Air Assault Academy opens on the heels of Crew Chief Academy graduation (part 1 of 4)
March 18, 2010
This is the first installment of a four-part series from the 3rd Combat Aviation Brigade highlighting the Air Assault Academy in Afghanistan.
<b>BAGRAM AIRFIELD, Afghanistan</b> - On the heels of the Afghan National Security Forces Crew Chief Academy's first graduation, the ANSF Air Assault Academy opened its doors during a ceremony at Bagram Airfield, March 6.
The five Afghan National Army Air Corps' crew chiefs, who graduated the Crew Chief Academy, March 4, joined ANA Commandoes as the first class of the Air Assault Academy.
"The Afghan Soldiers with us today are the first to volunteer for our air assault course," said Col. Don Galli, commander of 3rd Combat Aviation Brigade, Task Force Falcon. "We are honored to have these brave soldiers working with us. We are also hopeful that they will be the first of many Afghan soldiers to train with us."
During the opening ceremony, Brig. Gen. Mohammed Barat, the wing commander of the ANAAC also spoke, encouraging the inaugural class not to under appreciate the opportunity they've been given.
"We are proud that we have our friends here and thankful for the efforts they are doing for the peace and security of Afghanistan," said Barat during his speech. "Everyone should be on time and disciplined so that our friends here know that their efforts they have done here are not wasted (and so we) show the Afghan soldiers have the ability to execute missions in the future."
The Air Assault Academy is the second of two academies within the TF Falcon Combined Action Program, the other being the ANSF Crew Chief Academy. For the second time, the ANAAC crew chiefs will be part of an inaugural class, this time, taking the skills they learned from the Crew Chief Academy and applying it to flying air assault missions.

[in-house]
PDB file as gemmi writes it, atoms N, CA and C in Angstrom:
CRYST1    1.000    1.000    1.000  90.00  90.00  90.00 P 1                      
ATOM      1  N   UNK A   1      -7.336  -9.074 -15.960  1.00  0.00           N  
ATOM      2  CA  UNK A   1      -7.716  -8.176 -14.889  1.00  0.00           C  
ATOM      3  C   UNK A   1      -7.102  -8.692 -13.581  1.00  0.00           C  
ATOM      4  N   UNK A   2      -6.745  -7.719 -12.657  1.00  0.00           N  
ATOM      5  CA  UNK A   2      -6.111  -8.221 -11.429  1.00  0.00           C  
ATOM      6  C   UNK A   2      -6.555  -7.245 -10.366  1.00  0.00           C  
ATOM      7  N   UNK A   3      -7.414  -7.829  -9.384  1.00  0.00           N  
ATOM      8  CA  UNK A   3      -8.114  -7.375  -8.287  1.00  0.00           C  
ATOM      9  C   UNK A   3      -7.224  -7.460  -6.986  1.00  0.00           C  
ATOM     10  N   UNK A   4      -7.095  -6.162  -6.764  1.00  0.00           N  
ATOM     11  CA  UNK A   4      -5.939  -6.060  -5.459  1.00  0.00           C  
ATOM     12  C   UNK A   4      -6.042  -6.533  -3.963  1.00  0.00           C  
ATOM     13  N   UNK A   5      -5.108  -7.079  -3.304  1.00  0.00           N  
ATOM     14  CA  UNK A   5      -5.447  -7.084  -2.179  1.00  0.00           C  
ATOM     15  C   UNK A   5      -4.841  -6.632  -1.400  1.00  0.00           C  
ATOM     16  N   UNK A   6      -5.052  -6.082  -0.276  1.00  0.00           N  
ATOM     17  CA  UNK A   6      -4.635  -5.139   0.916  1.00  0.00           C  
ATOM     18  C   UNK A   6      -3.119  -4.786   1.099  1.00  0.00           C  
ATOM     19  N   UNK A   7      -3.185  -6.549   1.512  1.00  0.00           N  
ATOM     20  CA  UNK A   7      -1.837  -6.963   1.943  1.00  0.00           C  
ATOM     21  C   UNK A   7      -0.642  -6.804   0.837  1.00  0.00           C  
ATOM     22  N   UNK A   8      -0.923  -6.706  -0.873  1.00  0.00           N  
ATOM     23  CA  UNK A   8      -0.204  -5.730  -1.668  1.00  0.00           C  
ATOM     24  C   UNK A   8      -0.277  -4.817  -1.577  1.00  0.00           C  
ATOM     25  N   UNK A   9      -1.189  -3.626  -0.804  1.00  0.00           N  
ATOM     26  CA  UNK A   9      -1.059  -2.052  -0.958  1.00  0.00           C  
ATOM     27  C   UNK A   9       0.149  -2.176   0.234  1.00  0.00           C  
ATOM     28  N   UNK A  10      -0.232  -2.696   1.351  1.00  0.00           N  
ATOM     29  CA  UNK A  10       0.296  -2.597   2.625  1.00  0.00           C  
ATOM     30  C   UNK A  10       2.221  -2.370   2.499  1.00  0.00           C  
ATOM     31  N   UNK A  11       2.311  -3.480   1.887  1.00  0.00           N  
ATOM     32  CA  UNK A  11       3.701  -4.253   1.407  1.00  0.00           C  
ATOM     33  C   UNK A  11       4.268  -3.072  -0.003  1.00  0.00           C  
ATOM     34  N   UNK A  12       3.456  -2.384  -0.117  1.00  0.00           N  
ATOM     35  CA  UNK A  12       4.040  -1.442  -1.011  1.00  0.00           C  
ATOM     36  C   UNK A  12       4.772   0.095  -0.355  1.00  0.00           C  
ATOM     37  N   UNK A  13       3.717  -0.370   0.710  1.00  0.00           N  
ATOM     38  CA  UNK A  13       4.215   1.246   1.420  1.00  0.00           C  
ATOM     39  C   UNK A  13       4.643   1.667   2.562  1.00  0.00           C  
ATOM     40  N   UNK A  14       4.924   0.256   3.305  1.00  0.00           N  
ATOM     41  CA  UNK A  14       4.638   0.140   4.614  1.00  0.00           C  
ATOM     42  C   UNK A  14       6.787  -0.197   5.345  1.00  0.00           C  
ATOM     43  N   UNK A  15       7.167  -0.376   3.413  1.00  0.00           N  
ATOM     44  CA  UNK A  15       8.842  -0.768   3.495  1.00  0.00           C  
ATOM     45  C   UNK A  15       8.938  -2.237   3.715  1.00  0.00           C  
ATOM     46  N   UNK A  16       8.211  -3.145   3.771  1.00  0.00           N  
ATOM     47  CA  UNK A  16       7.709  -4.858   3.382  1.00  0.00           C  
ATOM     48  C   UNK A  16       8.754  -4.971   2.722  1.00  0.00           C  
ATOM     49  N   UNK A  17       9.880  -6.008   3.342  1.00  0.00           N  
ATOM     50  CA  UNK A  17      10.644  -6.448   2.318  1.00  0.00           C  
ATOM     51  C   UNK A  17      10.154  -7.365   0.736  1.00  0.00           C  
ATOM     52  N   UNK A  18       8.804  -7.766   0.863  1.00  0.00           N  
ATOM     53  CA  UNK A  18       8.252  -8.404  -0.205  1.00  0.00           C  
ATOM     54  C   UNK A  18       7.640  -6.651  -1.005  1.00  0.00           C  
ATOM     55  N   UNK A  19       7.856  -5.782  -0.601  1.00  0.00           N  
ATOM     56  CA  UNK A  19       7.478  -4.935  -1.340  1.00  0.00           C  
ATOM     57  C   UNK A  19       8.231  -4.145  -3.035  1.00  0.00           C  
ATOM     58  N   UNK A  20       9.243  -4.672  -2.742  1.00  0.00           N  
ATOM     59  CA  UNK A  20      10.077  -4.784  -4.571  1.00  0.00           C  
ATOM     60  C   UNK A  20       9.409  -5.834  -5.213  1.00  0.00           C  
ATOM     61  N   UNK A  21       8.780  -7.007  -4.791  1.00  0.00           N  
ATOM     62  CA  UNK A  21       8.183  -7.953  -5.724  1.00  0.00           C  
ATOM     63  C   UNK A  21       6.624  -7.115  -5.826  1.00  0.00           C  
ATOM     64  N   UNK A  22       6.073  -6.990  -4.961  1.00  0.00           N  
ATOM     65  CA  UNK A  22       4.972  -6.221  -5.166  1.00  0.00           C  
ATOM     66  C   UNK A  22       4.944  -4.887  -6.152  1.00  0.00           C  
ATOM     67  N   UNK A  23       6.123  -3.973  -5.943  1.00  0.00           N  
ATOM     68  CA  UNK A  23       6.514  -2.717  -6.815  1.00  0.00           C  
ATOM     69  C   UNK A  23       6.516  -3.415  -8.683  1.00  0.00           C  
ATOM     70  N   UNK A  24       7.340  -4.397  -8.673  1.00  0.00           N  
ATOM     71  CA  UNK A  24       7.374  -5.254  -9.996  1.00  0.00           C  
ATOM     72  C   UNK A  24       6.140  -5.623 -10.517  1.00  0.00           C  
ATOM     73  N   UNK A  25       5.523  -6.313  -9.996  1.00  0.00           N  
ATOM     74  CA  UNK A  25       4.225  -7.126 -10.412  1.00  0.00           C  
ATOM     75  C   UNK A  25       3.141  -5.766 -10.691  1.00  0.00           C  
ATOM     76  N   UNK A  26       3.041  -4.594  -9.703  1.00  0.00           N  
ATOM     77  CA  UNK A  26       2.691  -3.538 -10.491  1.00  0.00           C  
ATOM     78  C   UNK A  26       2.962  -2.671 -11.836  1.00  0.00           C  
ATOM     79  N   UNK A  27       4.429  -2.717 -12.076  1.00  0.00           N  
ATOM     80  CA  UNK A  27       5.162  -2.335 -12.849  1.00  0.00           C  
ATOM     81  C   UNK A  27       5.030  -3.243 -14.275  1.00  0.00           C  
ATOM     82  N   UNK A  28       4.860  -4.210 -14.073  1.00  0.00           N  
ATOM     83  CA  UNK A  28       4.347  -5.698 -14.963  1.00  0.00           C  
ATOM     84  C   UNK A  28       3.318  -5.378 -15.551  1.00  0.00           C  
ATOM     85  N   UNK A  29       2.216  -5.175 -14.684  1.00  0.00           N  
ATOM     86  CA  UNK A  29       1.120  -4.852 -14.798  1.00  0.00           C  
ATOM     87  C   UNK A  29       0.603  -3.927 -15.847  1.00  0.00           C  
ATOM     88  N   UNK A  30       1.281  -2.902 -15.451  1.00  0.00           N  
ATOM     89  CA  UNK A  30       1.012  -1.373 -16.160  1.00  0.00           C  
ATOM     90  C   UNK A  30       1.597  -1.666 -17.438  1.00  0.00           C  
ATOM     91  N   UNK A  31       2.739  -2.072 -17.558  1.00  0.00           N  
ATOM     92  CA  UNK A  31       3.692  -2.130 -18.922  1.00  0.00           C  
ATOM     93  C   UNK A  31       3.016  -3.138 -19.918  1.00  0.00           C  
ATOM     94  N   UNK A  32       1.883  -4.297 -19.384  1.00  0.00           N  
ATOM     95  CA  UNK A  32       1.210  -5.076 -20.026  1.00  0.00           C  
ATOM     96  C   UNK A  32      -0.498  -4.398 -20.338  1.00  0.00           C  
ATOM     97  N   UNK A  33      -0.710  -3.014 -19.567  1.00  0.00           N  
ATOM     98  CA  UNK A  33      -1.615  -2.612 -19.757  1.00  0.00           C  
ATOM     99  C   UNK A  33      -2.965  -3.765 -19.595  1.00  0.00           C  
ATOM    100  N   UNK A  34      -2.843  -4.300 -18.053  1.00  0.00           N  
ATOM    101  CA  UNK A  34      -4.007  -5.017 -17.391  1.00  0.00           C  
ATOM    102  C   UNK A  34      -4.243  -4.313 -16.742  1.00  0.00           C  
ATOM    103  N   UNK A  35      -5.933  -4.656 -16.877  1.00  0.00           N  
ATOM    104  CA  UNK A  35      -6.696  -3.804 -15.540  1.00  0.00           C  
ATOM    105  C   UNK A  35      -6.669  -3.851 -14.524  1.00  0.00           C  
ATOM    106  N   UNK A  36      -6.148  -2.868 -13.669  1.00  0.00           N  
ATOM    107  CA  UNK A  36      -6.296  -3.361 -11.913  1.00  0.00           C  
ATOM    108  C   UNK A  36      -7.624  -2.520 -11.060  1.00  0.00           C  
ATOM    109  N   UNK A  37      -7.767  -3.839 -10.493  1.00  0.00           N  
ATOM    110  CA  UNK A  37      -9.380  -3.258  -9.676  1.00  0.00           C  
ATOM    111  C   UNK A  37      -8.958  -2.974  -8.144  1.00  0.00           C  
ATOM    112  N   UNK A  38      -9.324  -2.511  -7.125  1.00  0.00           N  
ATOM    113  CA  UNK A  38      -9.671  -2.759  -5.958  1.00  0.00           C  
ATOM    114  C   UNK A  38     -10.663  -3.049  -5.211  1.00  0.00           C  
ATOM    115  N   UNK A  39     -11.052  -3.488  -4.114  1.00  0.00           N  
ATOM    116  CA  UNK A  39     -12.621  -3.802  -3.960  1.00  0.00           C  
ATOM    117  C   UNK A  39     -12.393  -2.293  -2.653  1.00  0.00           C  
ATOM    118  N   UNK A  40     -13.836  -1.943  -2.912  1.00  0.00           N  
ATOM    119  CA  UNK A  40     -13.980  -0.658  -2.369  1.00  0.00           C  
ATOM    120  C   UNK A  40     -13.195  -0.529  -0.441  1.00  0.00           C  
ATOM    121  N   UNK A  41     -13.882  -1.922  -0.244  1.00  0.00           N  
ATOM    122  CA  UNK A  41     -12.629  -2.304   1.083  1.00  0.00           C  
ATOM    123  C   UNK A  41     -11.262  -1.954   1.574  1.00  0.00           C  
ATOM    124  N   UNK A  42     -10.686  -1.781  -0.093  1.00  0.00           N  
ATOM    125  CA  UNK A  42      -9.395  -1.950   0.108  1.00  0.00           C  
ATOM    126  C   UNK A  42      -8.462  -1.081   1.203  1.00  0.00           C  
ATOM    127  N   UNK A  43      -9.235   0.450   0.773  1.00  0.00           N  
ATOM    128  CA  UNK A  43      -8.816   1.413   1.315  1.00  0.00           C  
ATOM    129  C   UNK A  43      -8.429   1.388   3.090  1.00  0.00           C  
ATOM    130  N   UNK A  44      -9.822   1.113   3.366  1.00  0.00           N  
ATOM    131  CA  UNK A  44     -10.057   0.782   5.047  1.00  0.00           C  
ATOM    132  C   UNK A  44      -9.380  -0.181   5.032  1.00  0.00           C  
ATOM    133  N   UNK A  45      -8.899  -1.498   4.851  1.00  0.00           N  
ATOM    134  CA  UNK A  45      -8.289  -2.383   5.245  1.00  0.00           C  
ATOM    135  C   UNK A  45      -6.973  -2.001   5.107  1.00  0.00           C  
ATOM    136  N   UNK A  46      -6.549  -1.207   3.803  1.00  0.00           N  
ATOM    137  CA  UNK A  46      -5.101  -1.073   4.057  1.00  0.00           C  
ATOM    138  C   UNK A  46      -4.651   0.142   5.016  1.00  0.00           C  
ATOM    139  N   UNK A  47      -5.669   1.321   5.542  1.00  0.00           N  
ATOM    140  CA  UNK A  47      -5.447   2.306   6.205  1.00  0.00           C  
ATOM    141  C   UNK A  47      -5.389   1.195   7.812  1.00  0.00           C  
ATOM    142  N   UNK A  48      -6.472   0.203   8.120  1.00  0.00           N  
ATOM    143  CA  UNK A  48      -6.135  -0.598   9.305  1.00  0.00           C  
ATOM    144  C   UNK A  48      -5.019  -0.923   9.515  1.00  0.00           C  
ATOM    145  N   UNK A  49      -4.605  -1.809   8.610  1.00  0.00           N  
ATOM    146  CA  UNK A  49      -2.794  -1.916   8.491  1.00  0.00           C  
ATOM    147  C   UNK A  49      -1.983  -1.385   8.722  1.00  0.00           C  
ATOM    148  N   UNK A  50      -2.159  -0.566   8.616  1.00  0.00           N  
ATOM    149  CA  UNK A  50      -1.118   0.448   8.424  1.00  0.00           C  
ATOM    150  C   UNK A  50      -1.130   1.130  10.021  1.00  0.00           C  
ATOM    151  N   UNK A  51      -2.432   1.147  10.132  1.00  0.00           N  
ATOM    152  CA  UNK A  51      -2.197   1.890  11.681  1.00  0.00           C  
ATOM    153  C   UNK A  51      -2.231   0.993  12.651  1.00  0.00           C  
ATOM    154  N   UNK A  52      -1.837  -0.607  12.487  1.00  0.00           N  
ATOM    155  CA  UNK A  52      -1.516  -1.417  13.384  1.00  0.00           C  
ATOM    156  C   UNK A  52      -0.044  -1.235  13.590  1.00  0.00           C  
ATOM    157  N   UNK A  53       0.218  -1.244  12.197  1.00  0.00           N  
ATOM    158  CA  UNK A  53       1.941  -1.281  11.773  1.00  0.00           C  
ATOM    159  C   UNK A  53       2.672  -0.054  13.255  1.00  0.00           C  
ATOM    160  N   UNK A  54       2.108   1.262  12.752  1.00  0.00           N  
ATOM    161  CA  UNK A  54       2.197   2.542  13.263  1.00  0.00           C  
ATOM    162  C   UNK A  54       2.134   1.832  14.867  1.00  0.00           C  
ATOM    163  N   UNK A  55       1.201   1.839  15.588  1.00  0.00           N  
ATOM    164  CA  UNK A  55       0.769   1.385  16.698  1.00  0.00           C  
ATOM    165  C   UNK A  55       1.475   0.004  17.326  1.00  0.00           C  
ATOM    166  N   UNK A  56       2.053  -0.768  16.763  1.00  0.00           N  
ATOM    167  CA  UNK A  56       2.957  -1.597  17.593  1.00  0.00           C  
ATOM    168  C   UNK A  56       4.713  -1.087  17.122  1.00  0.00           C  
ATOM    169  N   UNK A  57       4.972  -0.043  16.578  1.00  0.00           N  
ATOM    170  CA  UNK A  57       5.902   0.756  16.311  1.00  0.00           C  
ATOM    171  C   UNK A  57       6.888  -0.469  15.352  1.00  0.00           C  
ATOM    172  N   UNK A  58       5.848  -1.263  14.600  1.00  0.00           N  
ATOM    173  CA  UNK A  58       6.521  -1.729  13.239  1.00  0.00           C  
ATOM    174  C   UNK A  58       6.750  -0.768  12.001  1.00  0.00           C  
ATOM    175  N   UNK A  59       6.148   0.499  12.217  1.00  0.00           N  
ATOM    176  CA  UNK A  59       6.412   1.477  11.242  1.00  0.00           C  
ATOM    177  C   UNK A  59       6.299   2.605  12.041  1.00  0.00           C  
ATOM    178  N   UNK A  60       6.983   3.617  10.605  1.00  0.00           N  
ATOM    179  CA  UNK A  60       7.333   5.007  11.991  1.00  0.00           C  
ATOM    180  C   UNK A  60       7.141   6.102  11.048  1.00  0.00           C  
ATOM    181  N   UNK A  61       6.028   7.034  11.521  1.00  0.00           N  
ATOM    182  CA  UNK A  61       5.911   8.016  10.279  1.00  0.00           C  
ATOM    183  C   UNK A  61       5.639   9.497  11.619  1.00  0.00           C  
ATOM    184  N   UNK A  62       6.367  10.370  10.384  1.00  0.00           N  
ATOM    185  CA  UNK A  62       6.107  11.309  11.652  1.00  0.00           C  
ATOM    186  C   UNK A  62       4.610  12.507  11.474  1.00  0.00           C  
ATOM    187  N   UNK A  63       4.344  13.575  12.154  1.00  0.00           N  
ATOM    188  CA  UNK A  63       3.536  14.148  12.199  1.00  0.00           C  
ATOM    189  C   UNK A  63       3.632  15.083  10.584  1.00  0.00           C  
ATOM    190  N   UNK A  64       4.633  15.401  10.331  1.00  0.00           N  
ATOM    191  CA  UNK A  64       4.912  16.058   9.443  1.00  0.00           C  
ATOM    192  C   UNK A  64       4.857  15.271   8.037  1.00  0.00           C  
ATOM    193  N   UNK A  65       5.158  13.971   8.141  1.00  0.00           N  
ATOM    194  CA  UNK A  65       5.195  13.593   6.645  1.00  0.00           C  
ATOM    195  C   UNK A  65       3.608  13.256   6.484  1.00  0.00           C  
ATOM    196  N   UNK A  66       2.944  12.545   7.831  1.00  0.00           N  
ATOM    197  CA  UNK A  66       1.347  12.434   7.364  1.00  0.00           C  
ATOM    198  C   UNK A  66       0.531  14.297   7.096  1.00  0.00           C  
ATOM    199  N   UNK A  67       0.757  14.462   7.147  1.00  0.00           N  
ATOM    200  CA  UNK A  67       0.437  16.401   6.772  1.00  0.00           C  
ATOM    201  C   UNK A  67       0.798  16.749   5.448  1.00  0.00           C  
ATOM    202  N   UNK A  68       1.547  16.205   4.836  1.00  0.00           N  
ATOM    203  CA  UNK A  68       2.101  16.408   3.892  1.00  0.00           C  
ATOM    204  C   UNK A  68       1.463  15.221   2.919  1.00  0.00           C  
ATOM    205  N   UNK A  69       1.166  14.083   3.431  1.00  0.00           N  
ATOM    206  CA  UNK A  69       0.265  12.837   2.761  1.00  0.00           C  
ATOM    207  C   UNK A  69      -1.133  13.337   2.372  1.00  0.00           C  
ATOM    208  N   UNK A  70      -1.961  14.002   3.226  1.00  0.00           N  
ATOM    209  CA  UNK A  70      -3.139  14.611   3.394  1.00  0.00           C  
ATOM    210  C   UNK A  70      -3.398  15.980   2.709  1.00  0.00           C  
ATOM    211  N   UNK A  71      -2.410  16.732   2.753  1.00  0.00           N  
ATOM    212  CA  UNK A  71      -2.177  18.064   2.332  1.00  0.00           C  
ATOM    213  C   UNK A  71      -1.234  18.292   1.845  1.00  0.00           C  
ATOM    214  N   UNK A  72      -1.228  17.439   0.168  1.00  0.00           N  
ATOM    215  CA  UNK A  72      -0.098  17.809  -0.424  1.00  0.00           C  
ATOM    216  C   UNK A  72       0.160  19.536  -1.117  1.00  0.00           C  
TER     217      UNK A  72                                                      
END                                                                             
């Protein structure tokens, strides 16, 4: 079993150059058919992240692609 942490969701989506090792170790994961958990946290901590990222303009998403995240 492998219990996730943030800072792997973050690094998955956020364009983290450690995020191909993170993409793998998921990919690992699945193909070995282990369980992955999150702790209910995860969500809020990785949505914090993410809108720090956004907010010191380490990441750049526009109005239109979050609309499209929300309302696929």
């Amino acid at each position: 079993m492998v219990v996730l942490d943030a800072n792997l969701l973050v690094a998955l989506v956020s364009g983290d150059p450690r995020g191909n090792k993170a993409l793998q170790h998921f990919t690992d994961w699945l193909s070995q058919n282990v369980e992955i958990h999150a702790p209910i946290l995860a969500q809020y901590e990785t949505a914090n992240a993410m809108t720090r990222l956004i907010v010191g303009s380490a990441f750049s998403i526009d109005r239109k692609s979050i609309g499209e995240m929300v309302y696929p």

"First, I want to say that I am glad that I am here," said Asif Malikgada, one of the five ANAAC crew chiefs. "In the first crew chief course, we learned a lot of things. Second, it's a great opportunity to get to work shoulder to shoulder with U.S. Soldiers because they are serving Afghanistan, the same as us, and I'm glad to work with them."
The 22 ANA Commandos will participate in two weeks of classes where they will be taught subjects such as map reading and how to conduct air assault briefs.
"We're starting from the very bottom," said Chief Warrant Officer Christopher Braund, Headquarters and Headquarters Company, TF Knighthawk, 3rd CAB, TF Falcon, and one of the academy instructors. "We want them to get into the mindset of getting from point A to point B at a certain time, and we'll have to break that down. We'll teach them to find out what the ground commander wants and how to employ aviation assets to support that request."